These are easily the best indoor boots I have played with and I have been through many. The main reason I think these boots perform so well is a simple one, these boots have been designed for turf small-sided football, whereas the majority of other turf boots out there have been designed as outdoor boots, then as an after thought, transformed into indoor boots and the design elements really make a difference on the turf and that is what makes these special.
My year old Bomba Finale turf football boots.
Recently I noticed some field-side advertising during Barclays Premiership matches advertising the new Bomba Finale 2, and I have noticed that Nike seems to be going big with this launch, as the indoor, small sided game is huge in especially the UK.
Nike recently gave me the new Bomba 2 to try out, these are the more budget conscious version of the Bomba range retailing for R599 (as opposed to the R1100 of the Bomba Finale 2) in South Africa, but I really like the look and feel of them, the sole features a similar grip pattern to the Bomba Finale, except for the lugs, so should perform reasonably well on turf .They have more of a fabric finish, but look like they would be comfortable during a hard game.
The new Nike Bomba 2 turf football boot.
I will be playing with them for a while and I will come back with my final impressions, but so far they look good.
The cold air gives way to the sounds of Shosholoza and Chariots of fire, thousands of runners are packed together in anticipation of the grueling hours ahead of them, the recorded cockerel crow is part of the traditions at the start after Max Trimborn let out the first cockerel cry in 1948 and continued to do so at the start for 32 years before his death, the cockerel crow remains and signals the start of the race, and what a race it is!
It's not the distance that makes it special (although 87 km, is most definitely not something to take lightly) it's not the numbers of participants (this year they have 19 722 entries), not the thousands of rands raised for charities, nor is it the throngs of spectators lining the route cheering every runner on, it's a combination of all these things including the history of the event itself.
After the Great War of 1914-18, Vic Clapham wanted an event to remember the fallen and the hardships, agonies and death soldiers endured during this time, so in 1921, 34 runners left Pietermaritzburg for Durban to commemorate their fallen Comrades, it then became an annual tradition except during the World War II years.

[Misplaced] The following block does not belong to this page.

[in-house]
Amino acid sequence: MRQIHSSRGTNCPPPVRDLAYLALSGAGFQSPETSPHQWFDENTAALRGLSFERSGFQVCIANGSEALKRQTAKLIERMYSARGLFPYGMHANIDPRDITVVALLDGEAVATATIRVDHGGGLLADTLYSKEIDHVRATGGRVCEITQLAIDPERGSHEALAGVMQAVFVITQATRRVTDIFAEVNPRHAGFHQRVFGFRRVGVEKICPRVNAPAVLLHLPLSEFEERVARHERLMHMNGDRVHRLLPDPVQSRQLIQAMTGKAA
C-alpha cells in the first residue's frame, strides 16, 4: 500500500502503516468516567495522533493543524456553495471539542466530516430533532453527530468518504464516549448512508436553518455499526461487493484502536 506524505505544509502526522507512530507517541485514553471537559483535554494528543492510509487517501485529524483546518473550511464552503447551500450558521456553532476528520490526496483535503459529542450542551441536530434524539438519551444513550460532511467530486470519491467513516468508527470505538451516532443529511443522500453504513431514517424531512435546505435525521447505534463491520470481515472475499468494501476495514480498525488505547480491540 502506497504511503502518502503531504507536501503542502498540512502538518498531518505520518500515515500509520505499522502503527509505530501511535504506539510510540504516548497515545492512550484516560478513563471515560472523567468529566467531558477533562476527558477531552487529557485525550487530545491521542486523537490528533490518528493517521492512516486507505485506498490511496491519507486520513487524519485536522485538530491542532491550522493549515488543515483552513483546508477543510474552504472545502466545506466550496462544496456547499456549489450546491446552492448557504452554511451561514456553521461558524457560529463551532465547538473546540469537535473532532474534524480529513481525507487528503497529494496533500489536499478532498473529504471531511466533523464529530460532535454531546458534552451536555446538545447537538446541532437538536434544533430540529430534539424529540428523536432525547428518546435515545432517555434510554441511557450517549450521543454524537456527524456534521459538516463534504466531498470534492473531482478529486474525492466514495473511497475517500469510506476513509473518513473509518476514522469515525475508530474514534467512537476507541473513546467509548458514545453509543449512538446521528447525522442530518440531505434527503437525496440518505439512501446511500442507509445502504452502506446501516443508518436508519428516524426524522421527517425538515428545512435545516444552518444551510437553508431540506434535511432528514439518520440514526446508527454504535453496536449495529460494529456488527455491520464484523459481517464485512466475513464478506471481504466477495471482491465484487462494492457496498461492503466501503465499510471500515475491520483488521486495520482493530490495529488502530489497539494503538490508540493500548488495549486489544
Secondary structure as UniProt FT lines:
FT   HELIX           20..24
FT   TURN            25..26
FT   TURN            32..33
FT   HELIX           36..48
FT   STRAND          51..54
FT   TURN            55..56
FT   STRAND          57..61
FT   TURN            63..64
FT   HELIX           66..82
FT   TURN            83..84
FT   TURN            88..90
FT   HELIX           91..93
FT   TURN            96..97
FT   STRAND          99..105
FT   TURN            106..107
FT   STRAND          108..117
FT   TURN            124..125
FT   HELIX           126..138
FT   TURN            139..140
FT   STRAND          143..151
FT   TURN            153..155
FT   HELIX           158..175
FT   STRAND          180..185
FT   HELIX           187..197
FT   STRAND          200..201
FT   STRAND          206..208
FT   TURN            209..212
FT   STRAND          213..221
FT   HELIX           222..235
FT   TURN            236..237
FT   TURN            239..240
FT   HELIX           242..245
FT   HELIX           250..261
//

This history is celebrated in many ways in the Comrades marathon, but today it has changed dramatically and has become a mass participation event, so much so that it holds the Guinness World Record for the biggest Ultra Marathon in the world, and you'd be hard pressed to find any South African that doesn't know about it.
It has been broadcast live on TV for years and I remember being a small boy, every year sitting with my breakfast in our living room on Comrades day watching and saying over and over again to anyone that would listen that I was going to run the Comrades "One day!".
Being a Journalist I have been on the finish line of the Comrades many times, and watched people of all shapes and sizes come through to finish, which once had me thinking, "What makes these people special is not only the fact that they ran the 87 km on that day. It's the hundreds of hours on the road before the race day, the sacrifices made. It"s them forcing themselves to have that early morning run when it's the last thing they feel like doing and carrying on even when they hit the rough patches".
That's what makes every finisher of the Comrades a hero in my eyes, and I can't wait to join that exclusive club because this Sunday coming is my "One day!"
I've been into sport for as long as I can remember. I created this blog to discuss my feelings, both good and bad about various sports, but with a bias towards running, cycling, swimming, triathlon, sports nutrition and indoor football, but not limited to these.
I’m also going to give reviews on some of the equipment I use during my various events and the events themselves.
I will hold no punches, but give praise where deserved, regardless of whether I paid for these products or have been given them.